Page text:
Definitely a high point in the Unesco Musical Sources series, this collection of 1971 field recordings from what was once the Central African Republic contains music that might send a critic spinning through all possible words of praise without coming up with a way to truly describe the musical happenings. There is not a dud track in the collection, and listing highlights may inevitably lead to simply listing every performance. However, mention must definitely be made of "Mongombi," a performance consisting of shouts, short sung phrases, and other eerie vocal sounds that are actually part of a hunting technique where the pygmies surround animals they are interested in capturing, and are able to herd them and eventually capture them by frightening and diverting them with sound. This track is a mind-blower! Then there is the opening track on the second side, "Kokoyandongo," which has enough happening rhythmically to put a continent of discos out of business. Sounds are made by handclapping, drums played by both bare hands, and sticks of wood and two iron blades struck against each other. From here we move on to several selections highlighting the music of children, who in this tribe are initiated into musical performance and practice at a very young age. There is also fascinating call and response music made by vocal soloists using a "mobeke," which is a small whistle made from the stem of a papaw plant. And there is wonderful yodeling and several vocal ensemble numbers that bring to mind the dense, complex polyphony of Ethiopian vocal music. All in all, one of the prime African albums to add to a collection.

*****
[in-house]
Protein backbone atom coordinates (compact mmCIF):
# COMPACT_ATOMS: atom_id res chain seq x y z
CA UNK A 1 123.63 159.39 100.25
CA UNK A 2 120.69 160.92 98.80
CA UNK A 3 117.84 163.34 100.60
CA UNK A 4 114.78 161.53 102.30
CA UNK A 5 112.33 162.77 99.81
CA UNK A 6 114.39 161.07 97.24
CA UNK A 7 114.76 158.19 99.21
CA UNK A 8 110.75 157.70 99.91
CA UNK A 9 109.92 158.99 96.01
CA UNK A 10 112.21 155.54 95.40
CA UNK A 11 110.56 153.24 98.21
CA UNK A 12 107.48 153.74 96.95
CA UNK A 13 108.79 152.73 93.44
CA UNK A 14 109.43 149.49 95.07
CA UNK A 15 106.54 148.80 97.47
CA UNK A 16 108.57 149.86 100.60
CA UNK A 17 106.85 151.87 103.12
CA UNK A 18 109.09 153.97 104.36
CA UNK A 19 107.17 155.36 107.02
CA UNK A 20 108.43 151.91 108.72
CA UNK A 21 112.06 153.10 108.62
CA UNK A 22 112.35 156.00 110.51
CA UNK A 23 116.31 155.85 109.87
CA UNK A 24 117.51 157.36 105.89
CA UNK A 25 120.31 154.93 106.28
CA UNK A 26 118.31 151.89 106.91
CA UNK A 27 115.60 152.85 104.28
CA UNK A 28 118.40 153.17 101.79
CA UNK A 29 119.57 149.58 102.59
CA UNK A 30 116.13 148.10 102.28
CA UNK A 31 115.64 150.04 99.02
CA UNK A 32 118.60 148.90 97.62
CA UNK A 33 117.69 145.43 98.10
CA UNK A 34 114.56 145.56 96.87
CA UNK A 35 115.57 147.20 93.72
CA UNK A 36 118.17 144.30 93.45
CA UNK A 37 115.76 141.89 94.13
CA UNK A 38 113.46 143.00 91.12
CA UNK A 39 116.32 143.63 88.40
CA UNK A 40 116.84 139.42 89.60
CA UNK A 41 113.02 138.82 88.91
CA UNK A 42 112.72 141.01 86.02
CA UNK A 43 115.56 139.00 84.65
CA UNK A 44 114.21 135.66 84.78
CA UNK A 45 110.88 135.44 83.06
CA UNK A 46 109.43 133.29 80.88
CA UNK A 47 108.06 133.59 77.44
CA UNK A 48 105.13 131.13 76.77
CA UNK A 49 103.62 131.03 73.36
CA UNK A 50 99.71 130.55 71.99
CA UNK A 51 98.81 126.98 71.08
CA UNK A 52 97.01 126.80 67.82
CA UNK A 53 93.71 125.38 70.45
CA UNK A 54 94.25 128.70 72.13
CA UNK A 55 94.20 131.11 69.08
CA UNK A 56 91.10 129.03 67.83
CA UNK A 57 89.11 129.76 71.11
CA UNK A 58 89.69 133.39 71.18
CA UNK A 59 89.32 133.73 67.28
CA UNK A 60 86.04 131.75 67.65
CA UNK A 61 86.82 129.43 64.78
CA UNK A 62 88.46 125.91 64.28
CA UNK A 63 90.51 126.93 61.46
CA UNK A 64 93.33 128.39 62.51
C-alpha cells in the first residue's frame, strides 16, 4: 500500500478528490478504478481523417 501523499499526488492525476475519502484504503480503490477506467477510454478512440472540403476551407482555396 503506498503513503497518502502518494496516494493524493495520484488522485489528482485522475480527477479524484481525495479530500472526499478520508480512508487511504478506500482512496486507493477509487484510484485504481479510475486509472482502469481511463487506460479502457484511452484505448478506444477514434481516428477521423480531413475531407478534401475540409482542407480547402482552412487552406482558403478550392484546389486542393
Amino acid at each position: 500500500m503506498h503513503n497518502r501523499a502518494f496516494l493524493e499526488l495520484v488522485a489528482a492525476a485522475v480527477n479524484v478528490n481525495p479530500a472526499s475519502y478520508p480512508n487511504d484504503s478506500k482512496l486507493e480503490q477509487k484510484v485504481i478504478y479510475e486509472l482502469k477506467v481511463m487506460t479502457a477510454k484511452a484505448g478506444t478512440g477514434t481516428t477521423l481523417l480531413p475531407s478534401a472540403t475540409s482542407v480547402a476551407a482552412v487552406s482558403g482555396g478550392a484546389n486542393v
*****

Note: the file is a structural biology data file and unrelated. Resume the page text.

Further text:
AllMusic Review by Eugene Chadbourne